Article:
Bank of Canada extends oversight to Interac’s e-Transfer service
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Yet any rumours of cash’s demise could be overstated, at least according to the Bank of Canada. A survey by the central bank, Ipsos and Statistics Canada in April found 74 per cent of those who responded had “no plans to go cashless.”
Unlike the U.S. Federal Reserve and other central banks, the Bank of Canada has no direct regulatory power over financial institutions. But in the aftermath of the Great Recession, the Bank of Canada’s oversight duties over payments were expanded to include prominent payment systems. While the central bank says such systems are not “systemically important” — a designation that suggests that failure could trigger a financial crisis — they are still “critical” to the Canadian economy.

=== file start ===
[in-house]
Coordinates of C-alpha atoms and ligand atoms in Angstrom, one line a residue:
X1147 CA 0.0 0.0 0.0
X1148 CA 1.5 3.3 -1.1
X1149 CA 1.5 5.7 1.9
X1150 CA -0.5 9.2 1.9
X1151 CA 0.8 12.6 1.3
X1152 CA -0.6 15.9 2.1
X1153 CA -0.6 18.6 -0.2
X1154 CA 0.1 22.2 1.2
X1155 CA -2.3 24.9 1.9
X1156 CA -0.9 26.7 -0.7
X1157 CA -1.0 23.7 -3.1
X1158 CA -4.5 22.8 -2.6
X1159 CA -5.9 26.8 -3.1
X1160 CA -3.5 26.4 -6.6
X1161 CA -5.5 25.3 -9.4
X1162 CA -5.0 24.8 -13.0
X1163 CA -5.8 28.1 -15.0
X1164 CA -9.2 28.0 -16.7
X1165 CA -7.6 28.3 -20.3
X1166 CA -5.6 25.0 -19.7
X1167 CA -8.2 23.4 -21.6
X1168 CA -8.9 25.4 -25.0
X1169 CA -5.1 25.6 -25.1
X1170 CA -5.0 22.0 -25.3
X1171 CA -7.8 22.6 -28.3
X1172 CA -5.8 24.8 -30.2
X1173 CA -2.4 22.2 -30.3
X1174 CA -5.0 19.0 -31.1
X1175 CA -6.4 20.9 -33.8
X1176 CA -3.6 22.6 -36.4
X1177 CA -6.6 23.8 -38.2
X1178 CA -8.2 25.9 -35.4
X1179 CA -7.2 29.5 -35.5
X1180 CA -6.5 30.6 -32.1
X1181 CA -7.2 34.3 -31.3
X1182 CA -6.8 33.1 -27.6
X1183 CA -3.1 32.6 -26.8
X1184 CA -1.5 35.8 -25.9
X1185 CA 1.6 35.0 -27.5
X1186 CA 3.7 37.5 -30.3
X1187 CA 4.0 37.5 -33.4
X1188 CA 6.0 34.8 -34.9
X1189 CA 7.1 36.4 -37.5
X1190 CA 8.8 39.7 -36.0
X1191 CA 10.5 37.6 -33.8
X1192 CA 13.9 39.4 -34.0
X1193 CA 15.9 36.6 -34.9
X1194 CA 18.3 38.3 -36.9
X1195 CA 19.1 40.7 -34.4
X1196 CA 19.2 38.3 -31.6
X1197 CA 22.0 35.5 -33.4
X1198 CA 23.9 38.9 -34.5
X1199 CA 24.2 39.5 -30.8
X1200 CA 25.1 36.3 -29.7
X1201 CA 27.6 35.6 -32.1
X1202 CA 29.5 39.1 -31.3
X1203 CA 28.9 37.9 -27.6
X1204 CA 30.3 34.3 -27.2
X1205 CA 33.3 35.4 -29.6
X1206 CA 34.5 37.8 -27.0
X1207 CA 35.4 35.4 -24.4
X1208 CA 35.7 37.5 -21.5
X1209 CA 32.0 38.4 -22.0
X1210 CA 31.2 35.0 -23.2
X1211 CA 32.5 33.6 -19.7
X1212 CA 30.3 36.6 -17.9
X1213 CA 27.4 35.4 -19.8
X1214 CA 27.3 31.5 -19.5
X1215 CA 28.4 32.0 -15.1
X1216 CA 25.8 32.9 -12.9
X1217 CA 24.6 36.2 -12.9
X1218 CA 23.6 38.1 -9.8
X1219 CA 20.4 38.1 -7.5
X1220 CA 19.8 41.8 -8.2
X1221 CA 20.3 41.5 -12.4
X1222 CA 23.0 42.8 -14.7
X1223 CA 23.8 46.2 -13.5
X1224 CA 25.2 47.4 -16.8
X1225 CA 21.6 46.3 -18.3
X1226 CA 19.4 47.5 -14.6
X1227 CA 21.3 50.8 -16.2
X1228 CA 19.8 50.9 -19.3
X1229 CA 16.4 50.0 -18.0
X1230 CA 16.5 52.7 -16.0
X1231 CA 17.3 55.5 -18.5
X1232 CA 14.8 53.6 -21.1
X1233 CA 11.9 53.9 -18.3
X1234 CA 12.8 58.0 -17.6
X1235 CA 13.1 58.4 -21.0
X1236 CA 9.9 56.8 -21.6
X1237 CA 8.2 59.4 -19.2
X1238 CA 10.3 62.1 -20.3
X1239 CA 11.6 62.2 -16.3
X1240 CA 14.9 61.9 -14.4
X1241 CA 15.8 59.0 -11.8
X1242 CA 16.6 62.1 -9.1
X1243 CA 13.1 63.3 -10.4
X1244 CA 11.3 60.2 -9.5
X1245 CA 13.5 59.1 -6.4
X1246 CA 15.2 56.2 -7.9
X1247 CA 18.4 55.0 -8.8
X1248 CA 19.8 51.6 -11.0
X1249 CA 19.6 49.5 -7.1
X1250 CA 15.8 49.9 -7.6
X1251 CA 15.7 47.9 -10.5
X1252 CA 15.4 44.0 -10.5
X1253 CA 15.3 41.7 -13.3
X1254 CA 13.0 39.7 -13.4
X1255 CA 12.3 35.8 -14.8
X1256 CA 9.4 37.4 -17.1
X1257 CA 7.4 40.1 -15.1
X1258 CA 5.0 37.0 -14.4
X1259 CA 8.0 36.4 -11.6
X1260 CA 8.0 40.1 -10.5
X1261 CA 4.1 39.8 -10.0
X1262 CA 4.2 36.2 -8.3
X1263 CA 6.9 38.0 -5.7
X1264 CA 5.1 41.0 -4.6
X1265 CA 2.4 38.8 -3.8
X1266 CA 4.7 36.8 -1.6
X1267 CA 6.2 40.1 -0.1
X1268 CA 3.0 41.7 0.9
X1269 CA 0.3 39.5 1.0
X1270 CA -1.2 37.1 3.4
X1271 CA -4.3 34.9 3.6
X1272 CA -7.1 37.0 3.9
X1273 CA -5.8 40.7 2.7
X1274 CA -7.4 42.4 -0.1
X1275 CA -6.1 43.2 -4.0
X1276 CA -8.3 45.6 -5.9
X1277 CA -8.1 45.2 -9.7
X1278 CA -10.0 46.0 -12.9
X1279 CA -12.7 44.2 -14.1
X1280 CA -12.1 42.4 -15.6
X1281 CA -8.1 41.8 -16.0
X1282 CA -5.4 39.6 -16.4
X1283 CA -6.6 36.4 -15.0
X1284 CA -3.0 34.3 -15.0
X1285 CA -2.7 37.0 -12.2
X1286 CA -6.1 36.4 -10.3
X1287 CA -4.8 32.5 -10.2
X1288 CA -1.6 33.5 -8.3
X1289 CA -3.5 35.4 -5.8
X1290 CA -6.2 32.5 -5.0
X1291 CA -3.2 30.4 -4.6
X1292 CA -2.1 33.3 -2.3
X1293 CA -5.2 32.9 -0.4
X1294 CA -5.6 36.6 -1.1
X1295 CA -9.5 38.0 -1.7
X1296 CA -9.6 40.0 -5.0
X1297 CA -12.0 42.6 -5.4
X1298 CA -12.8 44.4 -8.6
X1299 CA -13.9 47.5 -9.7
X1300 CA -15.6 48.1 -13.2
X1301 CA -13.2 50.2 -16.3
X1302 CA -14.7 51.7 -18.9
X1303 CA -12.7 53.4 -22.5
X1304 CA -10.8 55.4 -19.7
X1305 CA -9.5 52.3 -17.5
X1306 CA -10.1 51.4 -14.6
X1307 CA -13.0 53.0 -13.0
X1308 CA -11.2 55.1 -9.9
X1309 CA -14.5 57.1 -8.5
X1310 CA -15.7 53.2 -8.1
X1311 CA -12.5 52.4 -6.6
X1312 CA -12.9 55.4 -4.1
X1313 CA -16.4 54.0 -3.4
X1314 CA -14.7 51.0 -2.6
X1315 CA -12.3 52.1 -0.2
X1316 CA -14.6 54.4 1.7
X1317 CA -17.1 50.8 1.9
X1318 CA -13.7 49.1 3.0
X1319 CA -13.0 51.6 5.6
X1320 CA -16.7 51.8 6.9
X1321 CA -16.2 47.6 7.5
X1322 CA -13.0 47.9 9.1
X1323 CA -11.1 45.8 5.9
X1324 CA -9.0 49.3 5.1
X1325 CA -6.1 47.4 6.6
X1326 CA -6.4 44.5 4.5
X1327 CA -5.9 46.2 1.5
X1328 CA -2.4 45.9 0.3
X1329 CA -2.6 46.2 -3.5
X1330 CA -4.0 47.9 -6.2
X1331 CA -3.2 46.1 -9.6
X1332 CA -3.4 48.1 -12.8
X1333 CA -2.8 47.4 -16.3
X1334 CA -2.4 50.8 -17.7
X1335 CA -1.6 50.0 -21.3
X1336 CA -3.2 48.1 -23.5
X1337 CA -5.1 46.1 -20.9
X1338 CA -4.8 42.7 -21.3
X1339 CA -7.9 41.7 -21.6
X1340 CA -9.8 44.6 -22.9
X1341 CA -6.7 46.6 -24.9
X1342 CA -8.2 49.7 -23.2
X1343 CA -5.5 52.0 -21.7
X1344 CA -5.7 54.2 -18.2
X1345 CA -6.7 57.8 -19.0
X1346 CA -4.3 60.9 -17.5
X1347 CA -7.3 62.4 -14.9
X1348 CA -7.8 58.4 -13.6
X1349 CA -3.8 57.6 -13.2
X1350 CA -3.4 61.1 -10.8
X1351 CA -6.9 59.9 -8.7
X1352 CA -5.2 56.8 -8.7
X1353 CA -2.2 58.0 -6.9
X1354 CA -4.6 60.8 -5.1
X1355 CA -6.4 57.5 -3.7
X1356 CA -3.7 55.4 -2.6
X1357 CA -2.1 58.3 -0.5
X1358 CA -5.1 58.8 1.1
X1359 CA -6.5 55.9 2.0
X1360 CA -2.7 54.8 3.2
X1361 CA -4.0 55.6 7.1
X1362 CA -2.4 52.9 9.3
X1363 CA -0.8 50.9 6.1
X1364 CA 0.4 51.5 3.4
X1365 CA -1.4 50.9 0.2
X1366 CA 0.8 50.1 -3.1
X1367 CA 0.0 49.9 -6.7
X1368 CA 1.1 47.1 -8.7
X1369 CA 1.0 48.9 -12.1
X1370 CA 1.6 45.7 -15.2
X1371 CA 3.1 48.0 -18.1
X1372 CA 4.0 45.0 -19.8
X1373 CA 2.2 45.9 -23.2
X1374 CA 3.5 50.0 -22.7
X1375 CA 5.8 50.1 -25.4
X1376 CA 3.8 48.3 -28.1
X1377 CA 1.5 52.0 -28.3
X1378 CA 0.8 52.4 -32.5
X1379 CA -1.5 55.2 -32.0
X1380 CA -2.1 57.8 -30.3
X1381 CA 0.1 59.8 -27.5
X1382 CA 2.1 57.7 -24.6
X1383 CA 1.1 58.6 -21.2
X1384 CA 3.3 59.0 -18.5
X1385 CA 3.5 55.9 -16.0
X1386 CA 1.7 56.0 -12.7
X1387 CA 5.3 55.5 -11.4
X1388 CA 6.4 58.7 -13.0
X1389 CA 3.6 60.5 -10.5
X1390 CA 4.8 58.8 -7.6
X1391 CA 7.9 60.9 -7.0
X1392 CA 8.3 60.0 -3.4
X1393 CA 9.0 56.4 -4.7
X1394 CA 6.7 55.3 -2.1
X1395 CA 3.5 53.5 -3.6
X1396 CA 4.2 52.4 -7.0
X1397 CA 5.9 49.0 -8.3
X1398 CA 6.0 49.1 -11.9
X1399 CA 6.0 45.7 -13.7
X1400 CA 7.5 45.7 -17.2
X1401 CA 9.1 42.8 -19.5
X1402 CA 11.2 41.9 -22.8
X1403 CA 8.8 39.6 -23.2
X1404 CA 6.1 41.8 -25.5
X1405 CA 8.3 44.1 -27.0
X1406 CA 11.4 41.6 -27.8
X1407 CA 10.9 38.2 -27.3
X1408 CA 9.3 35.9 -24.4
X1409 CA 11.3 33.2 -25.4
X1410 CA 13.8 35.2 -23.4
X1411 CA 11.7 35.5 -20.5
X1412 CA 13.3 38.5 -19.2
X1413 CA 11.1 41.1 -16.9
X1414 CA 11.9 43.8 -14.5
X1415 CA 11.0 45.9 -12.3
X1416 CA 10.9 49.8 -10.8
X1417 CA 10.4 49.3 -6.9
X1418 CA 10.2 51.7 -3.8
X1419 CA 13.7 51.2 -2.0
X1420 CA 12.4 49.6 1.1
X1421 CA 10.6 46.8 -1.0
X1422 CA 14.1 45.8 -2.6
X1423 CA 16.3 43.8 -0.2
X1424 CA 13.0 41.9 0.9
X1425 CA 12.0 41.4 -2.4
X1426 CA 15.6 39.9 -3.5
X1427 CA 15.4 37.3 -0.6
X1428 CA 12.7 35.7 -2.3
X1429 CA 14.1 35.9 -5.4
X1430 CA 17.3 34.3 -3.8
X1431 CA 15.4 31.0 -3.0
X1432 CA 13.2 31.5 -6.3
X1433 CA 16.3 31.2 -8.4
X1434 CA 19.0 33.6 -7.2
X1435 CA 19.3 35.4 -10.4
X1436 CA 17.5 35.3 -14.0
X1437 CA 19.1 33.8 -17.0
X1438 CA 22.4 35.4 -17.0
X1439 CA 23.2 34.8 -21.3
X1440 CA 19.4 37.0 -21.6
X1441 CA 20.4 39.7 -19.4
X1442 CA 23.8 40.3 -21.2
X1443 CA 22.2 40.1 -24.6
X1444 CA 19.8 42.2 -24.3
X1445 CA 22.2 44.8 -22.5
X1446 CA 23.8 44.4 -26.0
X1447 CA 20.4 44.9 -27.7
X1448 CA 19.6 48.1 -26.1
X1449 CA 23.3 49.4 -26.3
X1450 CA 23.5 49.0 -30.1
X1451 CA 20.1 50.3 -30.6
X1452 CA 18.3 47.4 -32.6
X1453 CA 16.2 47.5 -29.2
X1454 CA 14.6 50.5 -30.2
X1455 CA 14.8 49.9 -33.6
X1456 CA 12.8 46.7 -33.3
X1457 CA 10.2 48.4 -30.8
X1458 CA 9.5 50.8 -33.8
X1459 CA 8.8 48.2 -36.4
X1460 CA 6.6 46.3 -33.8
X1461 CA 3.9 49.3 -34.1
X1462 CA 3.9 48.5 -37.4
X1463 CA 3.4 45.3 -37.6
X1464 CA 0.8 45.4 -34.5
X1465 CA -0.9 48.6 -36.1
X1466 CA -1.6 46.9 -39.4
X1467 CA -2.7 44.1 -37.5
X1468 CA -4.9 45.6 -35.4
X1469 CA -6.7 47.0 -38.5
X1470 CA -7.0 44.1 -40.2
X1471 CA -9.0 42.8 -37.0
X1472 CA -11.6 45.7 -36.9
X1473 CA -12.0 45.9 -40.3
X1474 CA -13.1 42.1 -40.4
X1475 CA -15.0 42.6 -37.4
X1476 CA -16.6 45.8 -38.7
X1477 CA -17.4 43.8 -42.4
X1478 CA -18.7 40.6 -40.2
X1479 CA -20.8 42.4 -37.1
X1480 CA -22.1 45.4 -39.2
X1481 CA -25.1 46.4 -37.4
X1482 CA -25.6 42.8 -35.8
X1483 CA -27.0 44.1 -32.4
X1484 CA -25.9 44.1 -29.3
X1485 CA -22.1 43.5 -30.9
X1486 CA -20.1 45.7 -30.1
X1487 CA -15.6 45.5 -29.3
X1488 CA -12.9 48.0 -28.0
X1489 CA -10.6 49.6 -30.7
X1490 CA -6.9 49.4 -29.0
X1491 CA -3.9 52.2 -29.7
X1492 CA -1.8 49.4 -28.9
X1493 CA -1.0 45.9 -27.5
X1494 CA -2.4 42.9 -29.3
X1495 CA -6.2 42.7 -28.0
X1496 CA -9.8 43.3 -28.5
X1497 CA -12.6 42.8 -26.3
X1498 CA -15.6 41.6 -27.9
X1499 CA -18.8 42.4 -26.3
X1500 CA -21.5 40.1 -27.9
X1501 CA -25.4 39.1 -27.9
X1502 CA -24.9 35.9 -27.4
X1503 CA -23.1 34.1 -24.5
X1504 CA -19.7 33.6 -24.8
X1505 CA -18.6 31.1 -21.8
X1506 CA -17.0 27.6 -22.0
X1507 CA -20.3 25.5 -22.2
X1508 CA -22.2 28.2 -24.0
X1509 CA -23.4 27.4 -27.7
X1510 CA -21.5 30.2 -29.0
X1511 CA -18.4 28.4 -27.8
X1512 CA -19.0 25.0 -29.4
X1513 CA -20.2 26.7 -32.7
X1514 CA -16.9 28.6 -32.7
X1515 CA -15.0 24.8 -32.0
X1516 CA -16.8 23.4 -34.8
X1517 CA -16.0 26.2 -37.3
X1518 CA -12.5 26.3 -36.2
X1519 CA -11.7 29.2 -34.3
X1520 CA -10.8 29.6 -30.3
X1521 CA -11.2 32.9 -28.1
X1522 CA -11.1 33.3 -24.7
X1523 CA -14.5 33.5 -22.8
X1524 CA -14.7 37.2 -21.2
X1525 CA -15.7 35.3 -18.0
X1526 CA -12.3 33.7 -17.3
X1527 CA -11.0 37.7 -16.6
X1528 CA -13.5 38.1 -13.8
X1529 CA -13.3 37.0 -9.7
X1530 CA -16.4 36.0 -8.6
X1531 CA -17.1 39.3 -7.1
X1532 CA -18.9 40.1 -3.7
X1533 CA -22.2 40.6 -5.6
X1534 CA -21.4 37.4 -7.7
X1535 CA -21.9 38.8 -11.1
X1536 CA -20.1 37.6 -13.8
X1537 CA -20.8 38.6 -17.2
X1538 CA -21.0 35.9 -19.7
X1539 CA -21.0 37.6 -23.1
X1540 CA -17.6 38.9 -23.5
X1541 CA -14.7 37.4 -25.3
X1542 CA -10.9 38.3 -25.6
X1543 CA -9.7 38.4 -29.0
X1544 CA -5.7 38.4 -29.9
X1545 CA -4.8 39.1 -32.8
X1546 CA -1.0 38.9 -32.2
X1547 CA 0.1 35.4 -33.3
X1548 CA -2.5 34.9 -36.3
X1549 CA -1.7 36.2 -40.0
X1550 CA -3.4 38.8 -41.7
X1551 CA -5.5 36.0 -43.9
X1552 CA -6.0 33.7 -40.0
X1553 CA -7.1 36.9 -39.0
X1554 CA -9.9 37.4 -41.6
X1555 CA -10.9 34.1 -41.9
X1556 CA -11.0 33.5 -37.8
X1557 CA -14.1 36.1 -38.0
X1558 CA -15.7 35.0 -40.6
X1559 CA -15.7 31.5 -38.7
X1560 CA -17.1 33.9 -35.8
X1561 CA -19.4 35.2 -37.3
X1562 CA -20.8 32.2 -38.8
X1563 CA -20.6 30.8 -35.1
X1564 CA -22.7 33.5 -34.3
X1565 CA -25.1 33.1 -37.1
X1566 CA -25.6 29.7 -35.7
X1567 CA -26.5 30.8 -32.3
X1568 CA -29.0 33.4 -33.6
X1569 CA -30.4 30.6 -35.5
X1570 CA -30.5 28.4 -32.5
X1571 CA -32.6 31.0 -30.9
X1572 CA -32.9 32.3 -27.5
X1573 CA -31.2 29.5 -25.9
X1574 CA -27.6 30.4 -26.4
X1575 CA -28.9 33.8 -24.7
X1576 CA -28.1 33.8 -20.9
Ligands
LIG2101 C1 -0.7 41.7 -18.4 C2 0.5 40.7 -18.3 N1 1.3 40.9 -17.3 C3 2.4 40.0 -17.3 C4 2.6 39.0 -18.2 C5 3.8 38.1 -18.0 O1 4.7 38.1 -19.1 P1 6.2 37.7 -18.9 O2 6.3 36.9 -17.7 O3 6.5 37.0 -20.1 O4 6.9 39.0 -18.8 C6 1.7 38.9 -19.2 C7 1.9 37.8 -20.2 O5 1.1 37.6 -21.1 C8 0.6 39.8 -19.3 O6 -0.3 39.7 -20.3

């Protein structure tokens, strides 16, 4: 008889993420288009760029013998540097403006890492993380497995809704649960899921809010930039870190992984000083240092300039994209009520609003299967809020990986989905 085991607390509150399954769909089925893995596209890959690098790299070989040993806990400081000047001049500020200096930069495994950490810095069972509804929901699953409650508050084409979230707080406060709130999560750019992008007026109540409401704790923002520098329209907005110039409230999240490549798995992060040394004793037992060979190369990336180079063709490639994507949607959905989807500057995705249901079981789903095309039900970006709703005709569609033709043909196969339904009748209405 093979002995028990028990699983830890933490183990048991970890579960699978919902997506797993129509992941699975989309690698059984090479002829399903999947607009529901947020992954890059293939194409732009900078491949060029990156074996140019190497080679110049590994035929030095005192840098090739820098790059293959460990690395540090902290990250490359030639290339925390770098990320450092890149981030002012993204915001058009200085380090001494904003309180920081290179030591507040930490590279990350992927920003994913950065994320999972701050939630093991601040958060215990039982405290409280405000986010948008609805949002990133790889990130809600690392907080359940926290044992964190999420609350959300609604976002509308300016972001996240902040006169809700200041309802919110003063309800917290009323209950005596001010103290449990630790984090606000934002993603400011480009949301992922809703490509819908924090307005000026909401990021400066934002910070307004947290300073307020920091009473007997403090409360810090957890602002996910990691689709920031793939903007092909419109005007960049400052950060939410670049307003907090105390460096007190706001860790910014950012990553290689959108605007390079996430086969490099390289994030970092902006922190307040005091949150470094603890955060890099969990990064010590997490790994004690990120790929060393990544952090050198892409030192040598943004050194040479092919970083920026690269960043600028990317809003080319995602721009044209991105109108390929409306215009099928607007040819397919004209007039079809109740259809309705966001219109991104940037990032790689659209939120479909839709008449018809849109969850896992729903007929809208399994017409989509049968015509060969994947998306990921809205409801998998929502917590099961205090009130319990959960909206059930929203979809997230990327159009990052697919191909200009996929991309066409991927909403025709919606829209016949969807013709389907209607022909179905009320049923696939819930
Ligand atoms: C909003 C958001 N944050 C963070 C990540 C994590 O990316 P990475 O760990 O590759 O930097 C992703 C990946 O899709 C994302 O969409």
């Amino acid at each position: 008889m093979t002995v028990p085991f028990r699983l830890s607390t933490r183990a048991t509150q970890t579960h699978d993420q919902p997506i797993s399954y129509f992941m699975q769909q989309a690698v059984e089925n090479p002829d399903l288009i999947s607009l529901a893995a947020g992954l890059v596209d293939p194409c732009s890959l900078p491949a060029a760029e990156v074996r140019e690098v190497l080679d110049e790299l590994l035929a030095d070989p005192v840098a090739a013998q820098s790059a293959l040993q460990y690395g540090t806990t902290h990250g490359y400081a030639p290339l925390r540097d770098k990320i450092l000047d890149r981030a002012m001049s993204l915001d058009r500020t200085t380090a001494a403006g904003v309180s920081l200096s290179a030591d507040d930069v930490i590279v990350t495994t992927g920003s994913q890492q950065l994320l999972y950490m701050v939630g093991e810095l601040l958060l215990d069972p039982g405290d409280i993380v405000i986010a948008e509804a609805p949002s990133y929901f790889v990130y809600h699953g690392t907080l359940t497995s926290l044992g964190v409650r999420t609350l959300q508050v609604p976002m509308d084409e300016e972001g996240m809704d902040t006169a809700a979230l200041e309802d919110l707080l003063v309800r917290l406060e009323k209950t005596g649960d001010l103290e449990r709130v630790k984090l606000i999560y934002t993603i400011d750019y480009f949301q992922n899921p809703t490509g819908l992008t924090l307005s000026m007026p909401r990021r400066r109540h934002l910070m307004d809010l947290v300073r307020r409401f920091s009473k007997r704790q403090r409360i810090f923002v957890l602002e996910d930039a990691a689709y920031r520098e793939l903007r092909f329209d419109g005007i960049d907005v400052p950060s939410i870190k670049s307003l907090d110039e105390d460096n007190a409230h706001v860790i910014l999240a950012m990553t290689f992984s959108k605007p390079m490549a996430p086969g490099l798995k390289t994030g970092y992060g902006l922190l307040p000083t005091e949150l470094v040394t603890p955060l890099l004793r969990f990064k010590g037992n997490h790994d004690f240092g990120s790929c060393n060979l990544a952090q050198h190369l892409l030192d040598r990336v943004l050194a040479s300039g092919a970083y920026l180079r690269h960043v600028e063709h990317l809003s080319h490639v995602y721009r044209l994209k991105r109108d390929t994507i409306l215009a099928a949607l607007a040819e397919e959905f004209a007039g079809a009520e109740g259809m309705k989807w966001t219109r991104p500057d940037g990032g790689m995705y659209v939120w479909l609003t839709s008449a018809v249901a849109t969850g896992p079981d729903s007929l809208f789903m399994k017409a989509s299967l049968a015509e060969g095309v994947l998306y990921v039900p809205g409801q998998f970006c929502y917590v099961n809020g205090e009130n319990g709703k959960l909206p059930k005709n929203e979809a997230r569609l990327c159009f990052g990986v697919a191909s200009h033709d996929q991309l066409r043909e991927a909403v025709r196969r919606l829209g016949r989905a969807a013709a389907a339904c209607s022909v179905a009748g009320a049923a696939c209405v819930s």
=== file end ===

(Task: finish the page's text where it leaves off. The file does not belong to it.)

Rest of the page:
Including Interac, the Bank of Canada oversees five systemically important financial market infrastructures and two prominent payment systems. The other payment system is the Automated Clearing Settlement System, owned and operated by Payments Canada, and through which the vast majority of Canadian payments are cleared.
To decide if a payment system is prominent enough to earn the “prominent” tag, the Bank of Canada looks at the value and volume of transactions, among other things. Once a payment service is placed under the Bank of Canada’s watch, it has to abide by the central bank’s rules for managing risks.
“Since payment systems are interconnected, if one institution can’t settle what it owes on time, that could affect the financial strength of other institutions,” Bank of Canada staff wrote in July. “To prevent this, we have controls in place to make sure that all participants meet their payment obligations.”
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